2016 Mas Igneus, Barranc dels Comellars, Priorat DOCa/DOQ (there was no SRP and so I found this wine on wine-searcher for $23): 50% White Garnacha and 50% Garnacha. This was a fascinating white wine from Priorat – one of the top red wine areas in Spain. The red Garnacha was treated like a white grape, taken off the skins immediately. Also, Mas Igneus received the first organic certification in Priorat. Intense slate minerality with background hints of ginger and blood orange that really makes this white wine stand out. Lots of structure from tannin and acidity. Only 3,500 bottles made.
2005 Roger Goulart, Gran Reserva Extra Brut, Selección Vintage, Cava DO (SRP $78): 40% Xarel·lo, 20% Chardonnay, 20% Pinot Noir and 20% Parellada. Roger Goulart is known for their Xarel·lo dominated Cava wines that are long lived, which was certainly illustrated by this particular bottle. Fine bubbles that had a long persistence, with lime blossom and brioche notes dancing about in the aromatics with a serious structure and overall elegance. Only 948 bottles made.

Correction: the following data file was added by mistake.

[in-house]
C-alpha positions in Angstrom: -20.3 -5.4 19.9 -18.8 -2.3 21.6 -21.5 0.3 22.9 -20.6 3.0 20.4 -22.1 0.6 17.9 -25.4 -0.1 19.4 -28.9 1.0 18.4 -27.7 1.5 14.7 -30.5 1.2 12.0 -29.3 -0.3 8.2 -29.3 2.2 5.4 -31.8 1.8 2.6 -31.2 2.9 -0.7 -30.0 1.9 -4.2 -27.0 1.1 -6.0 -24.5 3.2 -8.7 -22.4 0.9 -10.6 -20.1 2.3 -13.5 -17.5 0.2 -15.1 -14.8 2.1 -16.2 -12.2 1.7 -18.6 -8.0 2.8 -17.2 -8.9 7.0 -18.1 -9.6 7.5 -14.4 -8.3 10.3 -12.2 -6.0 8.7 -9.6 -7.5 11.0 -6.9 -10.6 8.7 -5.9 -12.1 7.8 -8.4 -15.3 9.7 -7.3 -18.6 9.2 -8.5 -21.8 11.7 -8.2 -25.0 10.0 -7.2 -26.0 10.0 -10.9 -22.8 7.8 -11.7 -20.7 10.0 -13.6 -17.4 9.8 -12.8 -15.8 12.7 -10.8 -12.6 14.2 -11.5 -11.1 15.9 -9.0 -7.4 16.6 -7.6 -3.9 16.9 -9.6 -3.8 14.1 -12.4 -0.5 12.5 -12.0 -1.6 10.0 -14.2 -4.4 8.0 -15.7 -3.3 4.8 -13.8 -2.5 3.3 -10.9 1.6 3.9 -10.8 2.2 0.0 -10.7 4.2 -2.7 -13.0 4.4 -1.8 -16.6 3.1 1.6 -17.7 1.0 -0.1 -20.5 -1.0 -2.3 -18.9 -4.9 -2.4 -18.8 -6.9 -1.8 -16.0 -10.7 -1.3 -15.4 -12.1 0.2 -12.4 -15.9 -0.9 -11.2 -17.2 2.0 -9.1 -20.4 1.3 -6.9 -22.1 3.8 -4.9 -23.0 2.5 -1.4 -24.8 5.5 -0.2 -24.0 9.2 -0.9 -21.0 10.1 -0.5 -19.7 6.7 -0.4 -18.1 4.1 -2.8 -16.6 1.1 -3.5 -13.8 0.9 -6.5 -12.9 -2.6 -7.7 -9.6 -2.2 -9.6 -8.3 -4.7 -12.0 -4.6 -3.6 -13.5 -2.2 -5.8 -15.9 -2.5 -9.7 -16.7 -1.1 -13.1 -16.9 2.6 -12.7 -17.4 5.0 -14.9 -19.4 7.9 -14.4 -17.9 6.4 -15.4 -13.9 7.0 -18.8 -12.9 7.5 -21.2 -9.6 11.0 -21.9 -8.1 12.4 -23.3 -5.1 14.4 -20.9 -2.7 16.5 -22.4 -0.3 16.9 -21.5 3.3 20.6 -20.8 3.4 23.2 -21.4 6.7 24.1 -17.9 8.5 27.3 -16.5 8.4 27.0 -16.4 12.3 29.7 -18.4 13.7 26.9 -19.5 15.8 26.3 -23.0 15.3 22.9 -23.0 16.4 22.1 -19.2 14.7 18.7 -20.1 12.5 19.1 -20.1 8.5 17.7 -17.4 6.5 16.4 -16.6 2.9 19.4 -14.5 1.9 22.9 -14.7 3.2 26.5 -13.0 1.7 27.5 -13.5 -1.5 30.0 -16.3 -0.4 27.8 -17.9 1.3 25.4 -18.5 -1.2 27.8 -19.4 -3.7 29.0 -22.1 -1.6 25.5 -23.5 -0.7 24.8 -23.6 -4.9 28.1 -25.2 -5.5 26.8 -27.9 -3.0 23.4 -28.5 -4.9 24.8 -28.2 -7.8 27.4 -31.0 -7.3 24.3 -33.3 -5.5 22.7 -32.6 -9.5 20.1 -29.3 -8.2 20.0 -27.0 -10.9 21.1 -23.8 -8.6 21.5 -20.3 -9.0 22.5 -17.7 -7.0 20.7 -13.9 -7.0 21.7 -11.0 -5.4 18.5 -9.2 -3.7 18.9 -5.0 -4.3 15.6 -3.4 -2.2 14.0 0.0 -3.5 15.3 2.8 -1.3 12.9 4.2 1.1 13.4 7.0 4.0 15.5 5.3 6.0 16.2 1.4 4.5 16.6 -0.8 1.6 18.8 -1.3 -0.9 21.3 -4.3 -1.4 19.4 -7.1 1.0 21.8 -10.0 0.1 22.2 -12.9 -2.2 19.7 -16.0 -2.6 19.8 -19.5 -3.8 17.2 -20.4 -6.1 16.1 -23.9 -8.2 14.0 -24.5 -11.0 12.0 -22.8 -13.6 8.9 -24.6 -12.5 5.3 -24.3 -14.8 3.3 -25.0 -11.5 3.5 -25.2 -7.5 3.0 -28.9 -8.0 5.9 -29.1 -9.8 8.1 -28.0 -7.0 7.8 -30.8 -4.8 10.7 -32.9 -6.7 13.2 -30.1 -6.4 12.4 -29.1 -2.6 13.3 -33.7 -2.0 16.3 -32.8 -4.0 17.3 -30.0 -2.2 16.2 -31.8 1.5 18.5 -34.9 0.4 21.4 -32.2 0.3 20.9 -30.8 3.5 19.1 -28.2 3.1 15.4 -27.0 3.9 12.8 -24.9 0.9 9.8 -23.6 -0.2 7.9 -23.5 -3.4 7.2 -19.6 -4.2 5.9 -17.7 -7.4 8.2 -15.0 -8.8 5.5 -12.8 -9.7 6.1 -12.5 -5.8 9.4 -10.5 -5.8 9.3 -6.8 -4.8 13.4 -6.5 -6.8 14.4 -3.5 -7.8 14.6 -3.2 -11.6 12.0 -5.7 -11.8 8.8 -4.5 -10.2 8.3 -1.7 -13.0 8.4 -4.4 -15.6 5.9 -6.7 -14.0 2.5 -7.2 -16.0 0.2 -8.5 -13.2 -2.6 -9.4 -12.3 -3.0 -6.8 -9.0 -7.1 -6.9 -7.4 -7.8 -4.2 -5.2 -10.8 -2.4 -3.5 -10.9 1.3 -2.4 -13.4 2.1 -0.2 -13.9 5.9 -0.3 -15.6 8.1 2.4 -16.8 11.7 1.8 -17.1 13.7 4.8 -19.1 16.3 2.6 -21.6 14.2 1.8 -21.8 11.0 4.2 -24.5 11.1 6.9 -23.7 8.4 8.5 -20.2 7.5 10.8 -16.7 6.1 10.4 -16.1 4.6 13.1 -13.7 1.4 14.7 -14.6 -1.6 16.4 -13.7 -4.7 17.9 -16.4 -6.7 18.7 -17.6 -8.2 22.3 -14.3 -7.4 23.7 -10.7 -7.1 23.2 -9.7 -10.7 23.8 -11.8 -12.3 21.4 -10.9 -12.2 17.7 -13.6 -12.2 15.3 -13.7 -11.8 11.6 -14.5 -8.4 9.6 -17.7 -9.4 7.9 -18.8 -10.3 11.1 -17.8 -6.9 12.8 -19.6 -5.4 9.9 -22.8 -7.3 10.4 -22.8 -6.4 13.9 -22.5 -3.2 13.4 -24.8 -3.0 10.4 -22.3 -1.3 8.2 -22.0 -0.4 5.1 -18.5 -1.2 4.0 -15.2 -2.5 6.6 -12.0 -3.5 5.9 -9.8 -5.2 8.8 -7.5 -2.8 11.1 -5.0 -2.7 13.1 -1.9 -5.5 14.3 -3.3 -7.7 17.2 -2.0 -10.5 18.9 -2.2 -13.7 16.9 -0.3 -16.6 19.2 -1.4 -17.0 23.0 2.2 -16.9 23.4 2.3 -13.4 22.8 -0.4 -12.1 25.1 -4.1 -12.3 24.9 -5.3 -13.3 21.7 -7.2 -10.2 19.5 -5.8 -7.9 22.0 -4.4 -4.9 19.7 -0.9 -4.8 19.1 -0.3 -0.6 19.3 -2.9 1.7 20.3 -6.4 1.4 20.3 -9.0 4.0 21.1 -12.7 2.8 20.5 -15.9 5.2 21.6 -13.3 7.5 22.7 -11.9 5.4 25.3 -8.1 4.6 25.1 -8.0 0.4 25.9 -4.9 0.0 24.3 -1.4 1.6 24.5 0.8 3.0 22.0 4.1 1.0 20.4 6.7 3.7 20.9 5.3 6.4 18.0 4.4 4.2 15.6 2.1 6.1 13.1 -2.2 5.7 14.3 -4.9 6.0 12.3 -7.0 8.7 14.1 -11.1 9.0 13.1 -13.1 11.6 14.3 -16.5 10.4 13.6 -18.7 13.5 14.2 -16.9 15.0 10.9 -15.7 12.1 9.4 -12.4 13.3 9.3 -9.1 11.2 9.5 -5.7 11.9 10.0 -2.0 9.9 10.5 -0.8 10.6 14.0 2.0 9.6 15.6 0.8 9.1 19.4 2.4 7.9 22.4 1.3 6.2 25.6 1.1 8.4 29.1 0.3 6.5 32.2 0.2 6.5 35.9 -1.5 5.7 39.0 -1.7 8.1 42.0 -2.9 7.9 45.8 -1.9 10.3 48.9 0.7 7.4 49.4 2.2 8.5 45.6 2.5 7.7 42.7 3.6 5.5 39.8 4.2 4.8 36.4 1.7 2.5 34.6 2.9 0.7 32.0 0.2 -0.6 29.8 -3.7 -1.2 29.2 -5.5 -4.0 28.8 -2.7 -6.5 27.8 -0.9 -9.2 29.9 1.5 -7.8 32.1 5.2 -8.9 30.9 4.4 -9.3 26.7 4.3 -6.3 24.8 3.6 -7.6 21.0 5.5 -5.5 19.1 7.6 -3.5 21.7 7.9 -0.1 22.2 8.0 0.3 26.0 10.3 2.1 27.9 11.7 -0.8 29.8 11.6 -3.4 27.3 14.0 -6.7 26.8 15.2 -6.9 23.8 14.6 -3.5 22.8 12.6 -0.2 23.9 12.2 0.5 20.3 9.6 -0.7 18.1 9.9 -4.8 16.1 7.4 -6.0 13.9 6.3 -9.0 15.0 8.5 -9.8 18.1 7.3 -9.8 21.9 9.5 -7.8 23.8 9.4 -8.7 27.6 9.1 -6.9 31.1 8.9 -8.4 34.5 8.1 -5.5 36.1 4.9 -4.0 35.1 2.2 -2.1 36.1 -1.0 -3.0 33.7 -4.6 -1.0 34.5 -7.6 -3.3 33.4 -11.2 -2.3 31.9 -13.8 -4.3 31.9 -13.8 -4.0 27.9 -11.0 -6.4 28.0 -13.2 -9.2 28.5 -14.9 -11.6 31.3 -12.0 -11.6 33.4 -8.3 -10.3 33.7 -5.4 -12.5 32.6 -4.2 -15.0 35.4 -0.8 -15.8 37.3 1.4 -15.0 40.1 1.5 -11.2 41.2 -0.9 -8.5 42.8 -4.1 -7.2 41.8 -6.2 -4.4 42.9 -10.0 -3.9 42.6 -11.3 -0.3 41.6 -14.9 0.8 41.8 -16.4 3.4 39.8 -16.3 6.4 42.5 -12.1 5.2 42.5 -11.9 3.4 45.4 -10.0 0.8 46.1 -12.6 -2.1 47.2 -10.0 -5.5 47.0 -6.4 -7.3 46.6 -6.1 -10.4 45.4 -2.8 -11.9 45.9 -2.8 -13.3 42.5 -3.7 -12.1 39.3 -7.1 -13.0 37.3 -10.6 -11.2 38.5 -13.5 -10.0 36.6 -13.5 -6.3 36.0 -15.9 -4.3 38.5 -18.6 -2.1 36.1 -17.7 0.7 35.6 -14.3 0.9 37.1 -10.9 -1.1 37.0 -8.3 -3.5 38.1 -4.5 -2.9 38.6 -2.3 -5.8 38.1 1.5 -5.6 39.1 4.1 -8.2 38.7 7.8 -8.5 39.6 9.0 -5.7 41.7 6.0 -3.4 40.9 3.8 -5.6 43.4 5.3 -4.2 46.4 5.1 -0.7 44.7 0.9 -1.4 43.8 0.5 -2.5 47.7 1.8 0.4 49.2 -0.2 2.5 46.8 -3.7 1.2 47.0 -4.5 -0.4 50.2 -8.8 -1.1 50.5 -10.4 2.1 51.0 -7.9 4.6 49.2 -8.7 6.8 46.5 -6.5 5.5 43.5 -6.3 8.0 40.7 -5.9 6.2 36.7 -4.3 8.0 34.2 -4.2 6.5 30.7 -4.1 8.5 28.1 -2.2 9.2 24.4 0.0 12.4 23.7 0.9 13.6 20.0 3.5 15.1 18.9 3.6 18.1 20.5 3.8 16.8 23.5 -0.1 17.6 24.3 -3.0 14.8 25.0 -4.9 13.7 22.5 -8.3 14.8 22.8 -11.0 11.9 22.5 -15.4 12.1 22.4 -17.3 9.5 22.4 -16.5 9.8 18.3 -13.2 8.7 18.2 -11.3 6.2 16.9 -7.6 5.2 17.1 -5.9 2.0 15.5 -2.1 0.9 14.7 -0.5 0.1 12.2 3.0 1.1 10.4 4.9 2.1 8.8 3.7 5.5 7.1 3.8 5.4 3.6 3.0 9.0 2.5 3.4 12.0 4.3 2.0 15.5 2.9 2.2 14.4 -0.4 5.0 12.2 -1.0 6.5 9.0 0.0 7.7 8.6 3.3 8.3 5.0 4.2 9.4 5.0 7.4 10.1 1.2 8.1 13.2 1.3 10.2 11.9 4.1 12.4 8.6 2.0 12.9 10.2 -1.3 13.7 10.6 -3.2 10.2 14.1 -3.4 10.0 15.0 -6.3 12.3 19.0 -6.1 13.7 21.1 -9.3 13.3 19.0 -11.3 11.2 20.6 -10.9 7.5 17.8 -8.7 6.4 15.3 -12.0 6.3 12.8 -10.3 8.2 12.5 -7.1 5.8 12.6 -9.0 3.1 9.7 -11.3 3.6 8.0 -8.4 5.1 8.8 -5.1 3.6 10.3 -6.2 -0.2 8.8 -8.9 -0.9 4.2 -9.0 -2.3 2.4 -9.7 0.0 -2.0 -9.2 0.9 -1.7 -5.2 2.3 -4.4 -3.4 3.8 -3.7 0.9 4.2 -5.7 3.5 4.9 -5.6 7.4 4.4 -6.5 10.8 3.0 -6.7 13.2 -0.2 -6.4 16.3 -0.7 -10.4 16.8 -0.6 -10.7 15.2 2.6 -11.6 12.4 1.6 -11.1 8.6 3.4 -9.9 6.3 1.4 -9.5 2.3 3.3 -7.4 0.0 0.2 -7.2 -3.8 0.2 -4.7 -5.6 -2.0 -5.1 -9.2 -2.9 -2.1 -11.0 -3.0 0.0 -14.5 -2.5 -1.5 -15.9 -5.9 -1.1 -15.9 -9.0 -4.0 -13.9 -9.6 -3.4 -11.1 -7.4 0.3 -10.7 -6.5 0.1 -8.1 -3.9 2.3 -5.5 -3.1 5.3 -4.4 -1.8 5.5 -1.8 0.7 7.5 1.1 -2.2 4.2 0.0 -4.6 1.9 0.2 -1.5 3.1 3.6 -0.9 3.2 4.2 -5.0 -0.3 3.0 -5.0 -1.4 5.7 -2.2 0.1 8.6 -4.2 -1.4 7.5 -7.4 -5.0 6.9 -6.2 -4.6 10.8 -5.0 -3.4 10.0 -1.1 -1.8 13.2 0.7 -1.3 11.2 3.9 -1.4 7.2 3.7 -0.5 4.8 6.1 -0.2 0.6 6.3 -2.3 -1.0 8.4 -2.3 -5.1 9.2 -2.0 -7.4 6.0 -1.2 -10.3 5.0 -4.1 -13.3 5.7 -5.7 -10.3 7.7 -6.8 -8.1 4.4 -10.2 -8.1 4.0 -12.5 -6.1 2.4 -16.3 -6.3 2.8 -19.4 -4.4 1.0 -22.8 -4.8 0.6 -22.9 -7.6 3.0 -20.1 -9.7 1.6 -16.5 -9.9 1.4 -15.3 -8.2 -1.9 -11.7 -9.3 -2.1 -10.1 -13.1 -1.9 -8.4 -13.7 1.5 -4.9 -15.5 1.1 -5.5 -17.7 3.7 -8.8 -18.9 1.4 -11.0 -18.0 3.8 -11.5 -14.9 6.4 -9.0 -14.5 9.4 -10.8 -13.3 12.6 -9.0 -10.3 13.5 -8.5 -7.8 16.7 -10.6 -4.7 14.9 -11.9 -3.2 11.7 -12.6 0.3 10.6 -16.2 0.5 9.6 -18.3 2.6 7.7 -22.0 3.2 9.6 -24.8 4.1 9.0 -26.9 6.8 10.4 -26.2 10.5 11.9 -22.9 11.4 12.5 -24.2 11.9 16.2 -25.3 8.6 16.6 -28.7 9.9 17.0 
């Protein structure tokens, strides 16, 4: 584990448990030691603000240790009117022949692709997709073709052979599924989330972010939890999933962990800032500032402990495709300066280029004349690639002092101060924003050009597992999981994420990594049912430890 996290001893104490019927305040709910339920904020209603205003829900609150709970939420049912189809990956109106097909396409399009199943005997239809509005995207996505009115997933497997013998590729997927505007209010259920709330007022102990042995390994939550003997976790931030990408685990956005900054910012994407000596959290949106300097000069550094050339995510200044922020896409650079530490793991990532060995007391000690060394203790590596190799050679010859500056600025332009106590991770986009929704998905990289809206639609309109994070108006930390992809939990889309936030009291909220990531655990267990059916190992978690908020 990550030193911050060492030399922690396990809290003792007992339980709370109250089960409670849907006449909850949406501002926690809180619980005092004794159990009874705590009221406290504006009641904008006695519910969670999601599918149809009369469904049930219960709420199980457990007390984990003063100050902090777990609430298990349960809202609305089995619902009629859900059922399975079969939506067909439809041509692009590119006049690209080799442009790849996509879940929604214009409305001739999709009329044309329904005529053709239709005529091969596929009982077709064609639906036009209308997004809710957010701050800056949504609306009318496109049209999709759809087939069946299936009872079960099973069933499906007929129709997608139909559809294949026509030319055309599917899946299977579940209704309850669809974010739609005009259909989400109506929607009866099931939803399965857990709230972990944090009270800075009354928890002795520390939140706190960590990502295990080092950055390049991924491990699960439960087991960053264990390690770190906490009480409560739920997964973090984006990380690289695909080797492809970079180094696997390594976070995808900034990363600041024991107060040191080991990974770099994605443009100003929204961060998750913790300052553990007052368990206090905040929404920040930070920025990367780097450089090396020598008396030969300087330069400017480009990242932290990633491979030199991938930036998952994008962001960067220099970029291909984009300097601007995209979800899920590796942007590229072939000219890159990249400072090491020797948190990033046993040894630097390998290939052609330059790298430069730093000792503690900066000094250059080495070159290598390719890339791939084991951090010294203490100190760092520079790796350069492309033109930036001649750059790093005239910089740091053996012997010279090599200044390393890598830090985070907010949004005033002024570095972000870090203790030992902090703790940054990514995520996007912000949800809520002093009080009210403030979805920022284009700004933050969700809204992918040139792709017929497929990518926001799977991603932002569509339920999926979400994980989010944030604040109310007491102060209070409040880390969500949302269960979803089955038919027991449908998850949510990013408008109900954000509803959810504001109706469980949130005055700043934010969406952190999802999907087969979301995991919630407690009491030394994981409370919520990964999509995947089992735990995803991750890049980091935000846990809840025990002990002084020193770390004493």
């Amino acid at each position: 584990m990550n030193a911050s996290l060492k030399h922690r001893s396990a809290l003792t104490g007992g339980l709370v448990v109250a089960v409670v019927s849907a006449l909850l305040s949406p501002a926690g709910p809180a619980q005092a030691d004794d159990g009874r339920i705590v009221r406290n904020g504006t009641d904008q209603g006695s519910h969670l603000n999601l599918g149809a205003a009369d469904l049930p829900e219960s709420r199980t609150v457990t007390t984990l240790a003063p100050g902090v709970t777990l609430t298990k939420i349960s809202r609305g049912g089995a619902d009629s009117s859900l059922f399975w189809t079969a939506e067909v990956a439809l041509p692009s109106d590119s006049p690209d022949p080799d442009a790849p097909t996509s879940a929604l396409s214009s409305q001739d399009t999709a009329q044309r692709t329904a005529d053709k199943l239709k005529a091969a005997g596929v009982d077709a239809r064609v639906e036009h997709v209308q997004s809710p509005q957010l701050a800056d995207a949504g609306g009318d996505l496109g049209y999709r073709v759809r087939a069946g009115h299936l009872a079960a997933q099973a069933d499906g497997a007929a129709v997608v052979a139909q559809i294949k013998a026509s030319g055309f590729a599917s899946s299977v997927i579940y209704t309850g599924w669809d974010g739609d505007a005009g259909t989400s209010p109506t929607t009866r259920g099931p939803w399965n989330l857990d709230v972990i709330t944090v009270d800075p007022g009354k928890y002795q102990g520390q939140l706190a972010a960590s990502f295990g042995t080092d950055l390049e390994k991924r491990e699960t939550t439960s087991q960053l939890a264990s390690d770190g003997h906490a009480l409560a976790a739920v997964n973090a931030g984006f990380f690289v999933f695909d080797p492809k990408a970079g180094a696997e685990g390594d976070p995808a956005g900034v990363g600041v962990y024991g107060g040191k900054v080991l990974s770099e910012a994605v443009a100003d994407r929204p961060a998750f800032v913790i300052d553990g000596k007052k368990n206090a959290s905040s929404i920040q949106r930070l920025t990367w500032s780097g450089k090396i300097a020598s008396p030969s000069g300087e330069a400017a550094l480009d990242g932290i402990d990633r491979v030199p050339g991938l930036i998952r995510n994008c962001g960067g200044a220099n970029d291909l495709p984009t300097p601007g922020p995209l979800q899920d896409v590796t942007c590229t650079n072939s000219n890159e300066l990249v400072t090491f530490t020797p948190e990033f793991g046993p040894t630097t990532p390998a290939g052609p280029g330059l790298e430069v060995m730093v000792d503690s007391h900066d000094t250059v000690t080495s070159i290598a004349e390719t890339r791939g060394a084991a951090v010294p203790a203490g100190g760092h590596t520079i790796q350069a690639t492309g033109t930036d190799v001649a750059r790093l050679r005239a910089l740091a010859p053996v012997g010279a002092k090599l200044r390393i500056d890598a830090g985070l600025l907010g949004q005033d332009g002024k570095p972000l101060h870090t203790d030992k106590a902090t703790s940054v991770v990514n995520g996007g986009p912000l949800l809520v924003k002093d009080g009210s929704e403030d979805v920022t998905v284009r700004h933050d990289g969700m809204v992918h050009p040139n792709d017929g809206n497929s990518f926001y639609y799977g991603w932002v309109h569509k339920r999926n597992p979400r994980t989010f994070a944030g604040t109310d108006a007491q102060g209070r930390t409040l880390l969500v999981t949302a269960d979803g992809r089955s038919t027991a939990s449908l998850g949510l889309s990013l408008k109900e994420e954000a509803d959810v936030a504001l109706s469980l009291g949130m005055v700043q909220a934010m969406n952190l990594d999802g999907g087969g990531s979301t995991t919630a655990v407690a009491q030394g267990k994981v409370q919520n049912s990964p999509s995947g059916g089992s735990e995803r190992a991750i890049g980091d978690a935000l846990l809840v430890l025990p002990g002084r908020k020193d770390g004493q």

2014 Herencia Altés, La Serra Blanc, Terra Alta DO (SRP $30): 100% White Garnacha. Herencia Altés just built a new winery – I saw it with my on eyes when we visited Terra Alta – and they are really on the cutting edge of technology and respecting the environment. This wine made me think that I needed to drink a lot more White Garnacha and it is said that this grape, Garnacha Blanca, was born in Terra Alta as a mutation from Garnacha. Smoky minerality with green figs, fennel fronds with a saline finish. This has become my new favorite white wine and I can’t believe it is from Terra Alta! Only 2,000 bottles made.
2007 Codorníu Arts Collecta, 456 Gran Reserva Brut, Cava DO (SRP $200): A blend from their top plots of 45% Pinot Noir, 45% Chardonnay and 10% Xarel·lo. Codorníu is a famous Cava House that released its first Cava in 1872. They were the pioneers for introducing Pinot Noir and Chardonnay into their higher quality Cava wines. 456 represents the number of harvests they have done. An intoxicating nose with roasted almonds and flinty minerality with a creamy body that has a long, pristine finish. Only 1,000 bottles made.